Strategy

People Like Us: Our Leaders and the Politics of Ordinariness

In contemporary Britain, political leaders are sewn into our cultural fabric and their attempts to don a guise of demotic accessibility seem commonplace and expected. Perhaps most explicitly, and contradictorily, Boris Johnson has used this strategy of appearing as ‘one of us’ to gain the trust of large swathes of his electorate, claiming to represent the apathetic sentiment of anti-Establishment politics which…

The Social Review Podcast Episode 62: Left Out of This Land

Joe, Lines and Julia meet to discuss two big new books about Corbyn’s Labour Party: ‘This Land: The Story of a Movement’ by Owen Jones, and ‘Left Out: The Inside Story of Labour Under Corbyn’ by Gabriel Pogrund and Patrick Maguire. The team discuss the book’s different conclusions, whether it casts new light on Corbyn’s Labour or not, the importance of interpersonal…

Removing Richard Leonard Won’t Solve Scottish Labour’s Woes

Photo Credit: Kevin Walsh As night follows day and as summer ebbs away into autumn, one facet of human existence  remains unaffected by the challenges of the novel Coronavirus. I am speaking, of course, about Scottish Labour’s ability to mire itself in yet another leadership crisis.  James Kelly kicked off proceedings by resigning as a justice spokesperson on the evening of the…

Starmerscepticism: An Unsentimental Approach

Photo Credit Keir Starmer’s election reflected the age we live in; a low key acceptance speech a day before Boris Johnson was admitted to intensive care. This was not an atmosphere conducive to dramatic gestures by his internal opponents. Starmerscepticism has been born nonetheless, on Twitter, on Facebook and on the pages of mostly online outlets previously notable for their loyal support…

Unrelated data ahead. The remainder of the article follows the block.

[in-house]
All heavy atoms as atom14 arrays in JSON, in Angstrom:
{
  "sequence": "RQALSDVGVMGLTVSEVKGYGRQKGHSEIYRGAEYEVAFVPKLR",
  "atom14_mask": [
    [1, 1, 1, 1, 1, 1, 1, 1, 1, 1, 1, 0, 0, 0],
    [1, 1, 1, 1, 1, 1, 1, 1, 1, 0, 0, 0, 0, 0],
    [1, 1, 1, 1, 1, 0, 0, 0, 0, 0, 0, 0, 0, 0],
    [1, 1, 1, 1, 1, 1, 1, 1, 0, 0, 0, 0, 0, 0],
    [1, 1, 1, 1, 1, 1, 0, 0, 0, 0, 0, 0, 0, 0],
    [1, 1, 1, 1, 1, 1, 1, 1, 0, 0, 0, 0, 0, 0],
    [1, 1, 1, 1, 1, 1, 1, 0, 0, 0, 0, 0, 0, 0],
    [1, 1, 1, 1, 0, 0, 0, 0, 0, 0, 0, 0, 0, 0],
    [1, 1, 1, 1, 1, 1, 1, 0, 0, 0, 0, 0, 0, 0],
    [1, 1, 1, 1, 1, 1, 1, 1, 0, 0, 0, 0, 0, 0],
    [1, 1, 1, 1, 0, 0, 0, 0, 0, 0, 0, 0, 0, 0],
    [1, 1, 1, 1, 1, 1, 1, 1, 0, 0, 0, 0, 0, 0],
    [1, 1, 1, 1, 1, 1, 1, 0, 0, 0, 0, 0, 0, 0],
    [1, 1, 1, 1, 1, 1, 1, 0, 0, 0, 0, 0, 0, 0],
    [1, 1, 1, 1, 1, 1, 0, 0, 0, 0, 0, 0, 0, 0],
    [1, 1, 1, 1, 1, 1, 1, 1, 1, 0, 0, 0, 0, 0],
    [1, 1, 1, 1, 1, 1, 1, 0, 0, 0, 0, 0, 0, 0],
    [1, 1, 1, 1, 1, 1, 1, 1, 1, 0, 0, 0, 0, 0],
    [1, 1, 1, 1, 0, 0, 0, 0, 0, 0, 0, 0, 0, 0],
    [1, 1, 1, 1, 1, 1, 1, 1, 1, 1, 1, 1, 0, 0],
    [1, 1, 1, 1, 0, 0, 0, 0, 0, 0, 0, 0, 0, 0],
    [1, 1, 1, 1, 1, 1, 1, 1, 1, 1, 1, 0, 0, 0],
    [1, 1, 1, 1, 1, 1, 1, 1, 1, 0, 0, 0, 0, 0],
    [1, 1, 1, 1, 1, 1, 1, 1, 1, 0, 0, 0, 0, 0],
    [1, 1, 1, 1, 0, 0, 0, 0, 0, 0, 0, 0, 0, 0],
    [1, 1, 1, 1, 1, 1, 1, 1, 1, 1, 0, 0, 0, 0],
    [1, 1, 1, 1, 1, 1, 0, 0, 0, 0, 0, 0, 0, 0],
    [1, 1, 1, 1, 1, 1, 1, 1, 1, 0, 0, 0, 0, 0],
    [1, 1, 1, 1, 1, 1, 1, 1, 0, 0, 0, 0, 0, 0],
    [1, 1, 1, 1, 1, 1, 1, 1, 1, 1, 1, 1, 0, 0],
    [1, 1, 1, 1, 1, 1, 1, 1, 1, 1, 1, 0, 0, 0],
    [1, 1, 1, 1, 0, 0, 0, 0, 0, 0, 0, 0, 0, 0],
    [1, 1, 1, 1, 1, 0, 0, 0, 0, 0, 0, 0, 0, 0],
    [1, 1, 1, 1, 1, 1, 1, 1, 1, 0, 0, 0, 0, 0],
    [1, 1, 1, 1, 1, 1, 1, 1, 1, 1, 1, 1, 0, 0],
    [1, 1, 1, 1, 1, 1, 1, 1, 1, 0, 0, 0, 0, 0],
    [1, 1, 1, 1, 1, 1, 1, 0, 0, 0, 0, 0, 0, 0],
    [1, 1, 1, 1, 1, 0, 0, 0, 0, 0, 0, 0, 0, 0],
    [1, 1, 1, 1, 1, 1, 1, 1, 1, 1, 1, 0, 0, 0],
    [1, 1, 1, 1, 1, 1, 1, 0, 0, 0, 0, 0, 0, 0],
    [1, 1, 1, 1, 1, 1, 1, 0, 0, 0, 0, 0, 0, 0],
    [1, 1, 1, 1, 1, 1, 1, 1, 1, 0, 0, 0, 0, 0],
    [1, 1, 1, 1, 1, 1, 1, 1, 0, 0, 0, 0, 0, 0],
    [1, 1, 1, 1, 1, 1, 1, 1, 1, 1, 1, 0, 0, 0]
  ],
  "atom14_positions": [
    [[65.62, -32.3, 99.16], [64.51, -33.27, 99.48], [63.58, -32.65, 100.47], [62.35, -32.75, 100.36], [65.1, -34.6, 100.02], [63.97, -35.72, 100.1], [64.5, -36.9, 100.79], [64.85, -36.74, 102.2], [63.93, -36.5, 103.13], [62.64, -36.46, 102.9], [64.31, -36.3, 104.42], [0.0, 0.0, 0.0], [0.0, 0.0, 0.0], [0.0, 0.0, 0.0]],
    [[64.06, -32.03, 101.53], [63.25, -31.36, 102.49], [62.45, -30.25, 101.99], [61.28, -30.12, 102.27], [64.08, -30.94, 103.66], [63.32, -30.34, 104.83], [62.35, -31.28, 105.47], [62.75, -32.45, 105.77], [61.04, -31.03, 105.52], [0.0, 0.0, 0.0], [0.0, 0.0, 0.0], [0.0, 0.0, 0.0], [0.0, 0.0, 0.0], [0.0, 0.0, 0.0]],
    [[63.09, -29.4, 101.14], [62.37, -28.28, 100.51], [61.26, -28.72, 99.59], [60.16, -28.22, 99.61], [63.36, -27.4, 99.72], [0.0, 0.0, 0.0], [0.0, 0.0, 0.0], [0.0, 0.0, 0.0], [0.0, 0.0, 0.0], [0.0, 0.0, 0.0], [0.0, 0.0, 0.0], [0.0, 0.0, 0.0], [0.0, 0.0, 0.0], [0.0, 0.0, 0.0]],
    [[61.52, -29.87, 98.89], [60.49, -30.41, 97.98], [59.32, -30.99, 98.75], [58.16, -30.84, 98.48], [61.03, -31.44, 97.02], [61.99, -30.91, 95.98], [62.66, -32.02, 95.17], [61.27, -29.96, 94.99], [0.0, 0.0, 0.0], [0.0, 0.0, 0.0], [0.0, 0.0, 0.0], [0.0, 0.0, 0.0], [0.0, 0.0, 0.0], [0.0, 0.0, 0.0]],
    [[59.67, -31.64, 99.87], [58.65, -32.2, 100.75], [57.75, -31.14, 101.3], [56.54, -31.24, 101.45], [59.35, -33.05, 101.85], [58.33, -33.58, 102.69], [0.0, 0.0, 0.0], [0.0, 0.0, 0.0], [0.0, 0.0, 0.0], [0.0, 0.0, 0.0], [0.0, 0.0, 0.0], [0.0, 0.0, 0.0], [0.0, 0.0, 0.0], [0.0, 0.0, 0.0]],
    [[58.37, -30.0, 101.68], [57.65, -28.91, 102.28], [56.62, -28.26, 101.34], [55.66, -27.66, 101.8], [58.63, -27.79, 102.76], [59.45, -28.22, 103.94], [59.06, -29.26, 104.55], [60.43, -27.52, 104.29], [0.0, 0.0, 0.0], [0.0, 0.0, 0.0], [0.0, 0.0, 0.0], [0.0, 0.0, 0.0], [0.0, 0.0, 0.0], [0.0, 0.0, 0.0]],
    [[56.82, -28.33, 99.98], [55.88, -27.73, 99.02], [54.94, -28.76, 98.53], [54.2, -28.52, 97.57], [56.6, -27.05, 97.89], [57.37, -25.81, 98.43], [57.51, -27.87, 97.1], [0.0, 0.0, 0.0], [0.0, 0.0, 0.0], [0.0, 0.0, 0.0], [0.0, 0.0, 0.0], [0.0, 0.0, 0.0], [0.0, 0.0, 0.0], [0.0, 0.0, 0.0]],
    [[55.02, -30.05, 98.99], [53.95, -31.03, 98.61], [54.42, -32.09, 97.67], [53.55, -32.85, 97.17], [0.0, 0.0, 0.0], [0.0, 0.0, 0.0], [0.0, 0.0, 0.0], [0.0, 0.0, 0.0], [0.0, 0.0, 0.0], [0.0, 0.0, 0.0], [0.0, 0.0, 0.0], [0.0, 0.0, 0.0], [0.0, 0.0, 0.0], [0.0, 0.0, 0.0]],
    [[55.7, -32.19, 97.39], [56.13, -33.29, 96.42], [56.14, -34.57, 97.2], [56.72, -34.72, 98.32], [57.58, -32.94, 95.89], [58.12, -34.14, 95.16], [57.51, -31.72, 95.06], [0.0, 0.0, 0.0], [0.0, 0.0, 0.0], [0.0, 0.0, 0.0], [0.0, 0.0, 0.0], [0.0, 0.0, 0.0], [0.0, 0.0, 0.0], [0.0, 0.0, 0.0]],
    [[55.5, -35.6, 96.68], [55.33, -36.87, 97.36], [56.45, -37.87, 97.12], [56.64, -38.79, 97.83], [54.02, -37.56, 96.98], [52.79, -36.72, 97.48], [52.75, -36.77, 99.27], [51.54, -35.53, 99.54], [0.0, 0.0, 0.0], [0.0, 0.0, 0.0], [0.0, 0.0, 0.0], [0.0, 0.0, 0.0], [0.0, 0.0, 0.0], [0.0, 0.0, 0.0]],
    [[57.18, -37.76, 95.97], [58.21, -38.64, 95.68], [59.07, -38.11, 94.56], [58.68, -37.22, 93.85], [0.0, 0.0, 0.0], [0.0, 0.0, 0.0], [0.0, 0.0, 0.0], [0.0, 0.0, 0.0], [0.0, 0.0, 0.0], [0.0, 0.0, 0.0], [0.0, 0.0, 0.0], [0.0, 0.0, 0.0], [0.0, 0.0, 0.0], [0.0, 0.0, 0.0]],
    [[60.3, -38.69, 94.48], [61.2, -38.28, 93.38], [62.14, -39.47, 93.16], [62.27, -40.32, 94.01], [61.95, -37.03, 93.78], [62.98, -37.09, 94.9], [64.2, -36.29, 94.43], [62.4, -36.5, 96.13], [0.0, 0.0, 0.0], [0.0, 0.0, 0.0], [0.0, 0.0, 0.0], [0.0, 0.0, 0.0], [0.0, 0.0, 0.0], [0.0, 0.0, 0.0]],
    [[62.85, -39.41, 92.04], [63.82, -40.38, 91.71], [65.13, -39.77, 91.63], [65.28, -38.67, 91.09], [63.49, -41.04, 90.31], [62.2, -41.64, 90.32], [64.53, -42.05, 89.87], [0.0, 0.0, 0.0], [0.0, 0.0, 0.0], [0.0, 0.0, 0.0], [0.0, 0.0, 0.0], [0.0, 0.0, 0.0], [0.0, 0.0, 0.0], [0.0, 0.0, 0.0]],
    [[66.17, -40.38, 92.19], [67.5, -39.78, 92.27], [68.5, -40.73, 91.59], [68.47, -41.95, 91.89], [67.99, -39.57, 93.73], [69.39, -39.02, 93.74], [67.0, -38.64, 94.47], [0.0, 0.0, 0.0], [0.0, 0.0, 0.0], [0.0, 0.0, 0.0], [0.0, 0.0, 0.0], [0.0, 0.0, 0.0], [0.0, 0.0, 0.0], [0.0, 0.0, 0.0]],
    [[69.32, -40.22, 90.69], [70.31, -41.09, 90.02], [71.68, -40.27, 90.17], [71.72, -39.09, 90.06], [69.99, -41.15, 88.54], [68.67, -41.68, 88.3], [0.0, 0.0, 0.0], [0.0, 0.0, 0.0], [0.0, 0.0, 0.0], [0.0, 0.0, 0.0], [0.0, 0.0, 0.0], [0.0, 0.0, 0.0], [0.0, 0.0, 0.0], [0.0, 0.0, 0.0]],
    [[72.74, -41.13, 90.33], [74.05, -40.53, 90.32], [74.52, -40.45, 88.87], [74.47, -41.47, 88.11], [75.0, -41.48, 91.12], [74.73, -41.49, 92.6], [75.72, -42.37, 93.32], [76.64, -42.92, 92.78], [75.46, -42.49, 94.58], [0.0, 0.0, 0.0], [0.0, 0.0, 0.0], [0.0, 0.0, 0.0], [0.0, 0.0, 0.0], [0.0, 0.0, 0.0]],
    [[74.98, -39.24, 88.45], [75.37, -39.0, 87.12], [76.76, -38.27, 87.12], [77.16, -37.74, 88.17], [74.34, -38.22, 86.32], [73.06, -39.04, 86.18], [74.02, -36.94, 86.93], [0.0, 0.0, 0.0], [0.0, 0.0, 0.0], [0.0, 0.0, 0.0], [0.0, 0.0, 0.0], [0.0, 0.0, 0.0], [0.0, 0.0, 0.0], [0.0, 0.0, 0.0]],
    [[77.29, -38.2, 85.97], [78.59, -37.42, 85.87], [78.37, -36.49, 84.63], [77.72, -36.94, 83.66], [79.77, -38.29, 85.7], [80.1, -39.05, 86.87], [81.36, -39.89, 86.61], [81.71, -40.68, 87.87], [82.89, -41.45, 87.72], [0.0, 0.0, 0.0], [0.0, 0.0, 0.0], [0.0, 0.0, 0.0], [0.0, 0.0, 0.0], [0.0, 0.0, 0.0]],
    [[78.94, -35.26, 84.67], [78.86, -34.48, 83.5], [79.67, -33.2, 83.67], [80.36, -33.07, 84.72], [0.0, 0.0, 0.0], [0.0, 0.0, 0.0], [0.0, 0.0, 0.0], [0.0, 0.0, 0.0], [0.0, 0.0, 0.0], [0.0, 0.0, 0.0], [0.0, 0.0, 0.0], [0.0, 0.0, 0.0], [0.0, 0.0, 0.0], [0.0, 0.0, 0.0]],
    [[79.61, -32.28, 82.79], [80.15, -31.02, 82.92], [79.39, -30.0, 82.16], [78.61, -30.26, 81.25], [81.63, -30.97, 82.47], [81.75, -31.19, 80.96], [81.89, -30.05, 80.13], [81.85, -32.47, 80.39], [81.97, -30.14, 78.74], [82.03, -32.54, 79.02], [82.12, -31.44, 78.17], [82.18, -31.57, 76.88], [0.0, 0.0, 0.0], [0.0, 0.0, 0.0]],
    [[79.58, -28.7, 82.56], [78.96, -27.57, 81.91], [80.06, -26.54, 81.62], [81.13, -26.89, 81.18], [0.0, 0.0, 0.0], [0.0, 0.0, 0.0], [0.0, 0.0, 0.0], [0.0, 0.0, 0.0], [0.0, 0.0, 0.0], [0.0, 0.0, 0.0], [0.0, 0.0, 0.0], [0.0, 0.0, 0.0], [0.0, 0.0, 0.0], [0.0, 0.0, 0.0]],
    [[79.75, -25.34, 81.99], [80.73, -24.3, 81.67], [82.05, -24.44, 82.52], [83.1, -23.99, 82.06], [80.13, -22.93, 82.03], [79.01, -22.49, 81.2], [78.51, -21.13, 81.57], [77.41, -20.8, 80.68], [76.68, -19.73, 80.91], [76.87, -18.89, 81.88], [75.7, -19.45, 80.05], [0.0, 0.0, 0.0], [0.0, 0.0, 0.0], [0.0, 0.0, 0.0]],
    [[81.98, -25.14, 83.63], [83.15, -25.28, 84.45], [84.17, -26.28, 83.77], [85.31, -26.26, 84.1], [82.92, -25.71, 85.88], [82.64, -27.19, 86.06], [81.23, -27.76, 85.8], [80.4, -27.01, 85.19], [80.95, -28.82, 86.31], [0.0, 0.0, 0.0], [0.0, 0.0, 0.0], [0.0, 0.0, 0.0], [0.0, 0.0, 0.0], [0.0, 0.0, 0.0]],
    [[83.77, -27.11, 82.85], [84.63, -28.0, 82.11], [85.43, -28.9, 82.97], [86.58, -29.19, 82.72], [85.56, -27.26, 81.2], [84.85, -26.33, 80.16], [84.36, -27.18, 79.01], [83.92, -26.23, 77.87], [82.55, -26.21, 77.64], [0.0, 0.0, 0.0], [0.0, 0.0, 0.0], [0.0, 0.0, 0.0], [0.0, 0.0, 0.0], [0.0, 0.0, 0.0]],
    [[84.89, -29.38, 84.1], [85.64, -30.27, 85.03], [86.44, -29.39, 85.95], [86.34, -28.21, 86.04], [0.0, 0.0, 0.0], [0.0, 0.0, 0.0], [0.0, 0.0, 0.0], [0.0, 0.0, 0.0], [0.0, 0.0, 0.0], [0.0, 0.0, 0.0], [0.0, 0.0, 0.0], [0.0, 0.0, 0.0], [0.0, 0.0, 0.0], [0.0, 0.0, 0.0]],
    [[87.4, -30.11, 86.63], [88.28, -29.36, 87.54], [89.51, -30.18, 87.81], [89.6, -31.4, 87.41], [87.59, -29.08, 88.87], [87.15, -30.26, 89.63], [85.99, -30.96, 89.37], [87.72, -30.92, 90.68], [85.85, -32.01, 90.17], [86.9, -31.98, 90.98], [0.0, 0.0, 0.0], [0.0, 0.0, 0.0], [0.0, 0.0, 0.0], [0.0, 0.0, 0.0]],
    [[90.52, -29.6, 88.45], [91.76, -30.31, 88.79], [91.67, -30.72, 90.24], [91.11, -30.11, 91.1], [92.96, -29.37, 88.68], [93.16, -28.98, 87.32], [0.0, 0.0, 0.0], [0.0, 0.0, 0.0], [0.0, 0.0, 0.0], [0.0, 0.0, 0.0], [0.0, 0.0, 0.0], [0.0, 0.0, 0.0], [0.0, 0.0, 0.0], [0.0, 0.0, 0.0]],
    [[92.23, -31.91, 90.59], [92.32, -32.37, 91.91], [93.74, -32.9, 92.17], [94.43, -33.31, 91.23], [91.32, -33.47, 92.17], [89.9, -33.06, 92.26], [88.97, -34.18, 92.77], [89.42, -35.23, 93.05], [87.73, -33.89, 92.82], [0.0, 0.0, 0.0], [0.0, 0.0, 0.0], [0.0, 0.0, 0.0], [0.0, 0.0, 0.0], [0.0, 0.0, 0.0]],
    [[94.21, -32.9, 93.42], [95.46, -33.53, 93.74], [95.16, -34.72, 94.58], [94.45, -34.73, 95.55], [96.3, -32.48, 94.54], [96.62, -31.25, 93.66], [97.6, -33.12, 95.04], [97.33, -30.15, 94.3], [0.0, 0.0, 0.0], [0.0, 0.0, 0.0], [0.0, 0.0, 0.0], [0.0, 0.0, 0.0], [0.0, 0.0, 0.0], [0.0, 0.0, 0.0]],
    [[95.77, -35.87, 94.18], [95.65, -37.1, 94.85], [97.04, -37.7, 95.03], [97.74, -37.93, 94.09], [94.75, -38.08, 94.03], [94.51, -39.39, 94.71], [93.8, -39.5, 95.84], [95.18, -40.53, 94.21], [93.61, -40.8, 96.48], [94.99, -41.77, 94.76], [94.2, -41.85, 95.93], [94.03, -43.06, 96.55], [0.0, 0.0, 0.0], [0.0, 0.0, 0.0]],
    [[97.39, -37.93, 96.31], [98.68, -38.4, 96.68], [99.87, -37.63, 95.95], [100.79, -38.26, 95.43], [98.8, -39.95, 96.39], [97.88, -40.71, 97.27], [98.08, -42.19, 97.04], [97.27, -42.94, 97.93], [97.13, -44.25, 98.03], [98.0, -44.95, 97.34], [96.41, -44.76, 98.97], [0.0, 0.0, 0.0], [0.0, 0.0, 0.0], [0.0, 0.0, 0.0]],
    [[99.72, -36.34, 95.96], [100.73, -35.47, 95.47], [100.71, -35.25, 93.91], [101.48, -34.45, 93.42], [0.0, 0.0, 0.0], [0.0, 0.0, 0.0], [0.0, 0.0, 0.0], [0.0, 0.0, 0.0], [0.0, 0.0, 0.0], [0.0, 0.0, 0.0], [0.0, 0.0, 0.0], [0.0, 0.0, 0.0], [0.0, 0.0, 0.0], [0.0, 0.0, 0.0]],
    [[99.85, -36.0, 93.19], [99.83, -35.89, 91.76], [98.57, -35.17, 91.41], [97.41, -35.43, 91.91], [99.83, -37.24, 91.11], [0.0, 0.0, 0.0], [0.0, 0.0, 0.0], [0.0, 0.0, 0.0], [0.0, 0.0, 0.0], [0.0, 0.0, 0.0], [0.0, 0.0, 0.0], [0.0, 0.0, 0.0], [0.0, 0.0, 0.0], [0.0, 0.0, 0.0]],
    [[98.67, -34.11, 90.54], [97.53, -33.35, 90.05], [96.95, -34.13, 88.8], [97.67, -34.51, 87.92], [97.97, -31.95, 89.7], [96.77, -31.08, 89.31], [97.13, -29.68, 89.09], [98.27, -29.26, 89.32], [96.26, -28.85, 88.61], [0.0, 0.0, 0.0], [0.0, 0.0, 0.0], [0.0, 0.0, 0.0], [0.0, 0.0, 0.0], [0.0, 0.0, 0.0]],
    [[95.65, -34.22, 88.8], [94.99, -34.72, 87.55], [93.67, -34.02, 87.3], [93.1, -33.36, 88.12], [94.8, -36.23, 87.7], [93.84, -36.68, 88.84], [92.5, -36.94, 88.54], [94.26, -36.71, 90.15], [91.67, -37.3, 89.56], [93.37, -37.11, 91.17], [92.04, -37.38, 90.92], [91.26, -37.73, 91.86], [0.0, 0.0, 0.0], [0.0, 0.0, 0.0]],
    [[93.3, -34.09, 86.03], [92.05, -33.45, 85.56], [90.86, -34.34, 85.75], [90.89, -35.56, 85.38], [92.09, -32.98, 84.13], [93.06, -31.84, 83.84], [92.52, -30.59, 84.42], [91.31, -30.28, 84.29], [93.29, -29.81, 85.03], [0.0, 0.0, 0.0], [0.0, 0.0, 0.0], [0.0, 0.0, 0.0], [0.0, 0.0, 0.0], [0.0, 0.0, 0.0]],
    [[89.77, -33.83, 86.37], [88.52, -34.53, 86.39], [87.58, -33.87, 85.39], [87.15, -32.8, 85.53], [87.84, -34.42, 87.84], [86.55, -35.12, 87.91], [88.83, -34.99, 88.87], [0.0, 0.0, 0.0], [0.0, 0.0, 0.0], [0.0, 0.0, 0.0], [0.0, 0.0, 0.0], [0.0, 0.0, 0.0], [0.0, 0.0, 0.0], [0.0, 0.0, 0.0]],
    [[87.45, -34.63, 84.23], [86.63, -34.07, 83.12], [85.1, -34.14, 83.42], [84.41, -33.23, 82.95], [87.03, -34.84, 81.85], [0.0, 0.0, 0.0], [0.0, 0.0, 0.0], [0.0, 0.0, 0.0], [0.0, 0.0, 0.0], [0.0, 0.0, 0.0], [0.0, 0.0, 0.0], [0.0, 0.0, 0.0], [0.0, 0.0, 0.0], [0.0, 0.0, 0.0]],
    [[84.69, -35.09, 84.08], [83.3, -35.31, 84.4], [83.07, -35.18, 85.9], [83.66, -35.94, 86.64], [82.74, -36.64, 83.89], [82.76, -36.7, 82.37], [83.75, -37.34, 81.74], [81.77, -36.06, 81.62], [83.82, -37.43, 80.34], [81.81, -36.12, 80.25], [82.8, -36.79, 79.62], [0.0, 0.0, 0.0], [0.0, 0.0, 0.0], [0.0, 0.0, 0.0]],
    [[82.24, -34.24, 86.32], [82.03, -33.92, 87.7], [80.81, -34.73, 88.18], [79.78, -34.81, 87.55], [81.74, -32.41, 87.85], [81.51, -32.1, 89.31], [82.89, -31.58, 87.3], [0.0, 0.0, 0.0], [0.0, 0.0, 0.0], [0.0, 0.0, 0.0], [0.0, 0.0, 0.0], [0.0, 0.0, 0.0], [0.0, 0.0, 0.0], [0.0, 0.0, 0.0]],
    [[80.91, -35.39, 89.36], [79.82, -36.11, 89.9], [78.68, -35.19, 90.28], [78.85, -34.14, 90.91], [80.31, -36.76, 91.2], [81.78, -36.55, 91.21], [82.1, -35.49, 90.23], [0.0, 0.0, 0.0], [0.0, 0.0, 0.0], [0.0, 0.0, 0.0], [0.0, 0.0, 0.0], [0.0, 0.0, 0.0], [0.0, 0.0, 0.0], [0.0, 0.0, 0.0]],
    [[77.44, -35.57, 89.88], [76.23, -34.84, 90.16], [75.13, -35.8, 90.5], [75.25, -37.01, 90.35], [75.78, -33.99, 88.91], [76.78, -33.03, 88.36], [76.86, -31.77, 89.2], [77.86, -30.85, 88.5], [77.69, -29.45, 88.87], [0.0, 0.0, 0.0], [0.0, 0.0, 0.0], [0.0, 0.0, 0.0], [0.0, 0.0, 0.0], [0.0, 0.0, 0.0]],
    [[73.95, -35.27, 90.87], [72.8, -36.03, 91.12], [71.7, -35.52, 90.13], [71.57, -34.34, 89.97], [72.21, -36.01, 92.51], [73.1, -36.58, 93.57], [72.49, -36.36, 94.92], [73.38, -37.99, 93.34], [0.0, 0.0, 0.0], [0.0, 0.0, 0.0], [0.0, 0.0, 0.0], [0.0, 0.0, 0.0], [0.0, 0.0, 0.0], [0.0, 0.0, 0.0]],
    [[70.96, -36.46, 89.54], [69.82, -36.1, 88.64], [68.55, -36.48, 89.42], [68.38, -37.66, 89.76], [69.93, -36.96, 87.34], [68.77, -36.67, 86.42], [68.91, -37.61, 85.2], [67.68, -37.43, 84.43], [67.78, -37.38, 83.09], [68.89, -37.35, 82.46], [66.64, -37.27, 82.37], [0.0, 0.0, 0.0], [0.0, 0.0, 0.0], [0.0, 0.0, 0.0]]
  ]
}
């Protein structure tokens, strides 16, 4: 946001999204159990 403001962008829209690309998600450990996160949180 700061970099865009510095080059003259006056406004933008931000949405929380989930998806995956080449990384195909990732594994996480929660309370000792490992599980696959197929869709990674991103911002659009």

The UK’s Hi-Vis (but Invisible) Workforce 

(Picture Credit: https://www.flickr.com/photos/bisgovuk/9191500878) After Boris Johnson’s address last week, my phone was vibrating endlessly with messages: ‘Looks like I’m back at work tomorrow then’  ‘Social distancing is over lads’  ‘Surely we’re not being sent back yet, there’s still thousands of people dying.’ The contradictions on show in these messages are damning. The Coronavirus crisis is by no means at an end, but the…

Left Reading Groups and Lockdown

Photo Credit: Rich Grundy  In 1792, a British army officer sent to assess the morale of potential troops in an imminent war against revolutionary France reported with horror that the workers of Sheffield did not only ‘read the most violent publications,’ they also ‘comment on them.’ In Halifax, a Methodist chapel had set up a debating society at which the town’s weavers…

Lansman’s Dilemma

“I think we made mistakes in the eighties. With hindsight, I don’t think we helped ourselves. We allowed ourselves to be marginalised; we were too unforgiving of people who some saw as betraying our principles and didn’t give them a way back. My view has always been that if you don’t take the mainstream of the Labour Party with you, you’re going…

Rethinking Adam Smith

People tend to have a story about the history of the state. It typically goes that it has grown unevenly, but more or less inexorably, since the end of the Western Roman Empire, only to retreat in recent decades. There is certainly truth to this: High Medieval states were often little more than a series of personal arrangements facilitating warmaking, and the…